Crypto airdrops are changing. Stay ahead of the curve.
How Airdrops Are Evolving
Airdrops remain the go-to model for rewarding communities and decentralizing protocol ownership. However, gone are the days of Uniswap-style retroactive airdrops.
No longer will a simple transaction or LP position qualify you for a drop! Even the most basic airdrops are now designed with tiered criteria and sybil resistance in mind.
While Arbitrum has certainly proved to be 2023’s hottest airdrop (to date), the airdrop left something to be desired, from both the technical performance and token distribution perspectives. Today, we’ll dissect some pitfalls of the ARB airdrop and explore how other prominent protocols have iterated on airdrops past to align communities, attract liquidity and minimize disruptions.
On March 23, over 1.16B ARB were airdropped to 625k unique wallets, with distributions ranging from 625 to 10,250 tokens per address. Much of the claiming activity was front-loaded, with 52% of allocations claimed within the first four hours.
Arbitrum saw extremely elevated levels of on-chain activity during ARB launch day, setting an all-time daily record of 2.7M transactions from 612k active addresses, outperforming Ethereum by 145% and 32%, respectively.
Heavy traffic crashed the Arbitrum sequencer and resulted in RPC endpoint failures across public providers.
While Arbitrum’s tech is currently some of the best in the game, offering increased throughput and call data compression with Nitro, the limits of blockchain technology were evident over the hours that followed the ARB drop.
Arbitrum’s Web2 infrastructure also failed to handle the load. Frontends for the recommended claim portal, arbitrum.foundation, and blockchain explorer, Arbiscan, were down in the hours following ARB’s release. A cohort of Arbitrum users and airdrop claimers voiced frustrations on Crypto Twitter.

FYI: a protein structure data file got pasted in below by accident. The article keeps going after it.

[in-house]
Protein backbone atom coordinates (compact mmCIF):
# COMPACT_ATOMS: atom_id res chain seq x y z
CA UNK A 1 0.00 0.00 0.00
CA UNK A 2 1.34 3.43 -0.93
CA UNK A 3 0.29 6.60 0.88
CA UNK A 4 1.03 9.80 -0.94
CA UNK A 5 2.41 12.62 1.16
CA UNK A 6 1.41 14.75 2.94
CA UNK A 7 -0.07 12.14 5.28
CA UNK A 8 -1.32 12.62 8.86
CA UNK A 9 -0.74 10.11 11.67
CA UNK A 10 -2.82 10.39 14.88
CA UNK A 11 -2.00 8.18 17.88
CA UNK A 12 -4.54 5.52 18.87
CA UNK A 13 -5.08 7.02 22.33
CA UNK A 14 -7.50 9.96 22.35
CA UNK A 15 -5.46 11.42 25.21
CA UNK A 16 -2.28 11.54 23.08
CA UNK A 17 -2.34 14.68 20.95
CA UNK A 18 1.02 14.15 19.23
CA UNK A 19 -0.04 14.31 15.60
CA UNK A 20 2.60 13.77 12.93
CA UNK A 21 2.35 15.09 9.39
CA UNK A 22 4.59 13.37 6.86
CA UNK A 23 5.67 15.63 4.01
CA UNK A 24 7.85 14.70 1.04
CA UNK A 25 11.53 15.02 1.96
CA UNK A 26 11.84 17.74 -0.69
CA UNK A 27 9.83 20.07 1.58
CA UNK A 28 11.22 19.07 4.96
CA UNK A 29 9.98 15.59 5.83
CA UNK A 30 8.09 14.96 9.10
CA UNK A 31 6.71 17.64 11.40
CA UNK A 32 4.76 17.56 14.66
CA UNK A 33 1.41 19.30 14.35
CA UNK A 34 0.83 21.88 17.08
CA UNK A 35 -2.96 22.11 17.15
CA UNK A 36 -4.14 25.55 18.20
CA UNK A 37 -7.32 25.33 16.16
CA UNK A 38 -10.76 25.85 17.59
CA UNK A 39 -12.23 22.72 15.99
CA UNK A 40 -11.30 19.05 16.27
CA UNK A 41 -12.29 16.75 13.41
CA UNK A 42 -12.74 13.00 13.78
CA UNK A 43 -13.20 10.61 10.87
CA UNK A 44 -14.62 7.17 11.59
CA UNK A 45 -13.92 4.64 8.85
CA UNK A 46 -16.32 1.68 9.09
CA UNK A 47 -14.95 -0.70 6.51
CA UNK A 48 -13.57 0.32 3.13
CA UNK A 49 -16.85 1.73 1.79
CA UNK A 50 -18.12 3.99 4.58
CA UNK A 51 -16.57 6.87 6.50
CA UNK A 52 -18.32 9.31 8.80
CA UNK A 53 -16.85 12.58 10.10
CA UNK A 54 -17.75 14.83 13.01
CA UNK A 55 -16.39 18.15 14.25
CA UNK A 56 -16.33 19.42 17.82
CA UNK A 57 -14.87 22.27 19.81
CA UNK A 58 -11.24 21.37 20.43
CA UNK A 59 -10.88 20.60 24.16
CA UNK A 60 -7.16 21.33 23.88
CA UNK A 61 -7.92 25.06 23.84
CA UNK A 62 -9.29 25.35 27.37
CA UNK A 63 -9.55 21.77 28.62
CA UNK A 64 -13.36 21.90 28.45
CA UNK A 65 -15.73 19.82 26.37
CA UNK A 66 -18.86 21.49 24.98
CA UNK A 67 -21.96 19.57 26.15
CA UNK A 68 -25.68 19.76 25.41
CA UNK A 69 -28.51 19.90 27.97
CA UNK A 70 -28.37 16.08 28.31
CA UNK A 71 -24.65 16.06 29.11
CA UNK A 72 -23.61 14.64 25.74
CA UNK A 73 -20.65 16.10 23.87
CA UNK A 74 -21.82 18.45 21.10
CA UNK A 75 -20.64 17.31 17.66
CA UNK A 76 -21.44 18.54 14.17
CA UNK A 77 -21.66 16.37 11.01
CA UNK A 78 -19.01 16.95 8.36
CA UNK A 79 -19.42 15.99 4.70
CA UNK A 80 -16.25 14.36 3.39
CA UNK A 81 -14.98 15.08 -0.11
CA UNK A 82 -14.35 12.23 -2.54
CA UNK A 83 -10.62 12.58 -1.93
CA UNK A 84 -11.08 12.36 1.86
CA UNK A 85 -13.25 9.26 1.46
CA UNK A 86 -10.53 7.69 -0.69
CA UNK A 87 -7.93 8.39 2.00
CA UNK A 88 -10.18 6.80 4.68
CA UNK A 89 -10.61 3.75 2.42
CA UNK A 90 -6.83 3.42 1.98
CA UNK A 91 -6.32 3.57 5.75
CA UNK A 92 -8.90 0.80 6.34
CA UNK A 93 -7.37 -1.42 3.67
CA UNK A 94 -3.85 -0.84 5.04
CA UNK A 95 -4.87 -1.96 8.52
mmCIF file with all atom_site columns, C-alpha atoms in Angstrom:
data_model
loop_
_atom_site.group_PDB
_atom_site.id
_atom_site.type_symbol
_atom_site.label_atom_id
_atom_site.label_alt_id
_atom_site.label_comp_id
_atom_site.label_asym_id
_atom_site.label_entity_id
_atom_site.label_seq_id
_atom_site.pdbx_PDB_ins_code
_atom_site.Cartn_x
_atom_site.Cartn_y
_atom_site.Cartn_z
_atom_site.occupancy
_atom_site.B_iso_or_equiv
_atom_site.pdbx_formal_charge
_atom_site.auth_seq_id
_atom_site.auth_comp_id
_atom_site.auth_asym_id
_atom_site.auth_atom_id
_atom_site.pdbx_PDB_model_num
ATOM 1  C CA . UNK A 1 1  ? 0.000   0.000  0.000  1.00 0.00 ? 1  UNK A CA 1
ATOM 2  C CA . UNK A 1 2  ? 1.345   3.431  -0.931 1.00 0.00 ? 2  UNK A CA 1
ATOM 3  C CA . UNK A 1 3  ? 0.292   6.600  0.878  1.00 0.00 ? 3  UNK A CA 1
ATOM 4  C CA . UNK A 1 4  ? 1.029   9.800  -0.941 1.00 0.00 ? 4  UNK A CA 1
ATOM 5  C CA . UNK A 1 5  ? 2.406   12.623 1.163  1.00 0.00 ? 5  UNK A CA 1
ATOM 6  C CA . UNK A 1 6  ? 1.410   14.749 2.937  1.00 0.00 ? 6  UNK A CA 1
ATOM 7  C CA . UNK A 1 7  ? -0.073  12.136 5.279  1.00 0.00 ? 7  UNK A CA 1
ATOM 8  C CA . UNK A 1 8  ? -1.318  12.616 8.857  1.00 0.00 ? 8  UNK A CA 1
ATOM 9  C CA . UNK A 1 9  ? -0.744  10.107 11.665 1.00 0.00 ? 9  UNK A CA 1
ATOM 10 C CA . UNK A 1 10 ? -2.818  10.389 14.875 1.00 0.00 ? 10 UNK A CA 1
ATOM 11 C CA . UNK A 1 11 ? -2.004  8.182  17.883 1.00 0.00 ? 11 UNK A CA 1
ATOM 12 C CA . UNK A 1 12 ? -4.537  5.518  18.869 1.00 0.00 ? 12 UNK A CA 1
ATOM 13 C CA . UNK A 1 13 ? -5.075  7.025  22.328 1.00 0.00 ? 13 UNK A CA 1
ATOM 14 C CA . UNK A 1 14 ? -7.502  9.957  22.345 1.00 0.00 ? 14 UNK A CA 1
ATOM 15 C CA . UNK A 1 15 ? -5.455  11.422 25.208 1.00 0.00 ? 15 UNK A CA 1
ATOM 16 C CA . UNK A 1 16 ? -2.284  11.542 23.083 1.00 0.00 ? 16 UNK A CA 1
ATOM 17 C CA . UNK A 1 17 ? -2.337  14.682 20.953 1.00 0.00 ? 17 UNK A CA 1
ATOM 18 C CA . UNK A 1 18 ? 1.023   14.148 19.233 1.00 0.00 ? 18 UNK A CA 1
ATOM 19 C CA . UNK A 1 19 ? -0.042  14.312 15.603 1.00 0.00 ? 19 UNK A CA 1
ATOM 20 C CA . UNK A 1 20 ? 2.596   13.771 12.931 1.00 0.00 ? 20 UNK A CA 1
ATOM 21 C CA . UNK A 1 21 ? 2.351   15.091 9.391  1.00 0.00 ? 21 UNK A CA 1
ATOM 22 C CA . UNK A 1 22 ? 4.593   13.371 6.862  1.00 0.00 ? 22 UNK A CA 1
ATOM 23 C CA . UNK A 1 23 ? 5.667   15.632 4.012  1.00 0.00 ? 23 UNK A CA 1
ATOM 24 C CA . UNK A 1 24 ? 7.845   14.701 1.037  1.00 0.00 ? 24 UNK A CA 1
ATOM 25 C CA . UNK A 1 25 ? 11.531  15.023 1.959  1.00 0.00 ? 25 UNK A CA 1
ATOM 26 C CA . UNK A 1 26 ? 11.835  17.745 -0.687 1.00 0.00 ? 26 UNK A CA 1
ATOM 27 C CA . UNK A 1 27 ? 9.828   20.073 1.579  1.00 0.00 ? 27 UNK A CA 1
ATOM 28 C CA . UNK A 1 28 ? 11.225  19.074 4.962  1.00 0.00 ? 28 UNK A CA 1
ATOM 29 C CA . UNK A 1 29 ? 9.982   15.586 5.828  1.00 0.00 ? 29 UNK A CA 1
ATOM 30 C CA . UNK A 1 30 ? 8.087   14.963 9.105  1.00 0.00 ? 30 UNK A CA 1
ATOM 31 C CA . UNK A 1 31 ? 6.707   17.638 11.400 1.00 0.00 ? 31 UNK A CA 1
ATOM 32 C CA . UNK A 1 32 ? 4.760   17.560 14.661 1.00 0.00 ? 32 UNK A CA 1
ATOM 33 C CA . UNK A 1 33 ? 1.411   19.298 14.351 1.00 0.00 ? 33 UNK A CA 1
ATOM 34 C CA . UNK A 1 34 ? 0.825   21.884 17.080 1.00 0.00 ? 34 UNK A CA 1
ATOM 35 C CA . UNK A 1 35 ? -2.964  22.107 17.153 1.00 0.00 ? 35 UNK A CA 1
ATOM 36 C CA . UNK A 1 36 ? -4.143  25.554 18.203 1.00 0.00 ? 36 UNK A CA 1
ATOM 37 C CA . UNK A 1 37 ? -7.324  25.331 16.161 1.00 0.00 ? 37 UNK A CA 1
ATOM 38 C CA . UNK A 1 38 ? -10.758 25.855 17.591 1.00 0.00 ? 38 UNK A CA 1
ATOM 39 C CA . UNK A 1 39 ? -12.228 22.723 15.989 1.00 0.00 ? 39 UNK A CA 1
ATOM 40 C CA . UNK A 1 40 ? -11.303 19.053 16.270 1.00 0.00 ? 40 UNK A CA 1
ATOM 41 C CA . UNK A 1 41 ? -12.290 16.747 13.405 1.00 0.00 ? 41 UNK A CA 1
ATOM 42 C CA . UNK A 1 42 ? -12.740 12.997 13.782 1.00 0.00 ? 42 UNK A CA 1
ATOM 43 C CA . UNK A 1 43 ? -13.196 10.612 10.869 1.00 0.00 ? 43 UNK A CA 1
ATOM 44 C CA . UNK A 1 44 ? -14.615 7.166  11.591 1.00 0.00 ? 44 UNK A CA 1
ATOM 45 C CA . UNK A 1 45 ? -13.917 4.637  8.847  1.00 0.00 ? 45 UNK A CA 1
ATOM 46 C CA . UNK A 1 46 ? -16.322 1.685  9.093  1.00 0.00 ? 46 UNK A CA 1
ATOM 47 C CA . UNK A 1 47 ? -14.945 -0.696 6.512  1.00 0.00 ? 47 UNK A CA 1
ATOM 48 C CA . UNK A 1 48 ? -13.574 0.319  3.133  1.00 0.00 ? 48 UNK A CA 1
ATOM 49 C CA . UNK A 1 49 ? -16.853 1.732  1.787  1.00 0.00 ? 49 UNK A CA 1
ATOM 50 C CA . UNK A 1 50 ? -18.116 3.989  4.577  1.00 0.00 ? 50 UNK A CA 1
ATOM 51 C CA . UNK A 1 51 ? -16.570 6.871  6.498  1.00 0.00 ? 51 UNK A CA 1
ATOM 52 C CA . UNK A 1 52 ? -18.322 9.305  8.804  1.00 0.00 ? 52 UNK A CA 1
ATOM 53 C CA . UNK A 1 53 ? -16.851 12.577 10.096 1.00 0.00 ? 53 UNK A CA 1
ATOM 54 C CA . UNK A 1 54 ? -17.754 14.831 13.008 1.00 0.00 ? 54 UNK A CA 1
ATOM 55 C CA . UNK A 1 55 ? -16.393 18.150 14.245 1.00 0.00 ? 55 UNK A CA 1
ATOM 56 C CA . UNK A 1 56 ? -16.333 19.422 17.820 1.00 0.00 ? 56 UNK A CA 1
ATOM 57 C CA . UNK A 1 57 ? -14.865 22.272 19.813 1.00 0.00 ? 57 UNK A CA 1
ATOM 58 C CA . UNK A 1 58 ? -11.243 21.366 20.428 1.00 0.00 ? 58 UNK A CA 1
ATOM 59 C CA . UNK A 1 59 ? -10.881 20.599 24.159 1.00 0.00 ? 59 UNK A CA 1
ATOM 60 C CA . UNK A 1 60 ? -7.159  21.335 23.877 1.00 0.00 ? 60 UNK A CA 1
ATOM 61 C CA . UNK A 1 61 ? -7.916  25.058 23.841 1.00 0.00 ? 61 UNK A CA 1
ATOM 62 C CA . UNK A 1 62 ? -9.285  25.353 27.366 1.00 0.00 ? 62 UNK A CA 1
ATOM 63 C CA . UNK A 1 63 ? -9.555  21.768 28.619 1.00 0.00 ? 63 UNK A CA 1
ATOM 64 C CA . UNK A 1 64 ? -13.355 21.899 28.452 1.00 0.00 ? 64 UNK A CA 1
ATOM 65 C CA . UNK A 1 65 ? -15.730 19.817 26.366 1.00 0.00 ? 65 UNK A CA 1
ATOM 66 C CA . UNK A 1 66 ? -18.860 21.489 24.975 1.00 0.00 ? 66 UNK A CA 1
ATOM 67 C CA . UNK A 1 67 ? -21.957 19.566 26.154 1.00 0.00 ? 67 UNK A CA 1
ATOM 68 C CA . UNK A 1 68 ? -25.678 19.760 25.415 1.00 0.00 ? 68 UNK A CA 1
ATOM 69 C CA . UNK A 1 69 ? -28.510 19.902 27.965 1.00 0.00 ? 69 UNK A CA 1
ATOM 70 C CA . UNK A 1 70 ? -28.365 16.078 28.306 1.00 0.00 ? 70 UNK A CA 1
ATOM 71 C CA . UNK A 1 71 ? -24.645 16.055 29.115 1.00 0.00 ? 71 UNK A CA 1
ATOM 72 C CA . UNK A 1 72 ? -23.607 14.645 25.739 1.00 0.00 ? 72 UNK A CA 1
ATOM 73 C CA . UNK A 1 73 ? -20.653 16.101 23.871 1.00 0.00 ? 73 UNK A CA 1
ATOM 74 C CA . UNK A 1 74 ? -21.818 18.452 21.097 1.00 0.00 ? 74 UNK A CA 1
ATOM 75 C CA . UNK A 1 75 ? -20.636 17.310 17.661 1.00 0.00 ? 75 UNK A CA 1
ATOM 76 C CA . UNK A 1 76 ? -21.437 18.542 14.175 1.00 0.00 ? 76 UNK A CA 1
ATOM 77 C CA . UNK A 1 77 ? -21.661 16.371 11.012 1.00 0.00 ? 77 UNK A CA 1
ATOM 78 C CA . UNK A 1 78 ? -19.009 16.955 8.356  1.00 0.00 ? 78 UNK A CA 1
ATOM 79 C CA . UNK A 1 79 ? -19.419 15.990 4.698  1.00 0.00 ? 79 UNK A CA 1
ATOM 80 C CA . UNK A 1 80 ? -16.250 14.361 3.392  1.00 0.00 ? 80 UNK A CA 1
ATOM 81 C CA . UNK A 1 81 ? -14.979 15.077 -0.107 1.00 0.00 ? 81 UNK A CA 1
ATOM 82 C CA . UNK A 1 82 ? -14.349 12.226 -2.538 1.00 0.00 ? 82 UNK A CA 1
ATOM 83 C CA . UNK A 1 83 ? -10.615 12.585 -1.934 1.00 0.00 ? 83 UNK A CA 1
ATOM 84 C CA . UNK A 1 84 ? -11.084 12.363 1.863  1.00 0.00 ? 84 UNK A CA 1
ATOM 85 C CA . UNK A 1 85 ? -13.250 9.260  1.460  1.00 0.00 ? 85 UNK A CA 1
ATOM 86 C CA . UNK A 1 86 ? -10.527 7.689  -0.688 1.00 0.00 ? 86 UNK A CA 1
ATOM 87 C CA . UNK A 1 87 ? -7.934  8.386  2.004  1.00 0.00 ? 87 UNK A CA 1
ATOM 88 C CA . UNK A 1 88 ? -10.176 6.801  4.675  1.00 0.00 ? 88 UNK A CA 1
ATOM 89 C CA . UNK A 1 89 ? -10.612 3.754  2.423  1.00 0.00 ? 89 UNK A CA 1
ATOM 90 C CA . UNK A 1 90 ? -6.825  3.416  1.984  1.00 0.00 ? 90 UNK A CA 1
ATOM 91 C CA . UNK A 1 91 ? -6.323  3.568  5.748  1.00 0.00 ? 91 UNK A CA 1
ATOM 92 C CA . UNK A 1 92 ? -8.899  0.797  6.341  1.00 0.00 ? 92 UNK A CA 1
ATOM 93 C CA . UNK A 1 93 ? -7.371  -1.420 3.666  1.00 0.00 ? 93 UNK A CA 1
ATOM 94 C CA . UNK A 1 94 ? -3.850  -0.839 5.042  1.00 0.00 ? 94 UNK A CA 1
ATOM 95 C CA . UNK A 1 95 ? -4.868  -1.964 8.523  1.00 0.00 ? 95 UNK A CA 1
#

Iterating and Improving
Retroactive airdrops and simplistic criteria are so 2022. Today’s hottest protocols recognize the potency of airdrops and are designing novel distribution strategies to best capitalize on their potential.
Airdrops are undeniably the single largest “expense” many protocols will ever incur, so how do they maximize value?
🎯 Targeted Distribution
Any airdrop’s primary goal should be to fairly reward a variety of on-chain activities, aiming to distribute tokens to those least likely to sell and most likely to participate in governance. Targeted distribution criteria is key in accomplishing this pursuit!
Protocols have begun increasingly rewarding numerous categories of on-chain interactions, outside of basic usage.
- Optimism chose to allocate OP tokens to DAO voters, multisig signers, and Gitcoin L1 donors, aligning HODLers with the chain’s Retroactive Public Goods Funding efforts from day one.
- Sudoswap carved out SUDO allocations specifically for holders of project team-designed “0xmon” NFTs, providing extra rewards for those who have already displayed a financial commitment to the Sudoswap universe.
While Arbitrum provided allocations for DAOs to spend at their discretion, the rollup missed out on the opportunity to directly reward good citizen behaviors in the ecosystem and seemingly neglected “Enter the Odyssey” NFT holders.
While not intended to completely replace transaction value and use-based criteria, additional categories can be used to reward desirable behavior. For example, Arbitrum could have included governance participation among its list of qualifying actions.
And despite partnering with Nansen to weed out sybil attackers, clear vulnerabilities in Arbitrum’s sybil detection are evident. An analysis performed by X-explore found approximately 4k sybil communities, controlling 150k addresses eligible to claim 253M tokens (21% of ARB user allocation), were included in the ARB drop.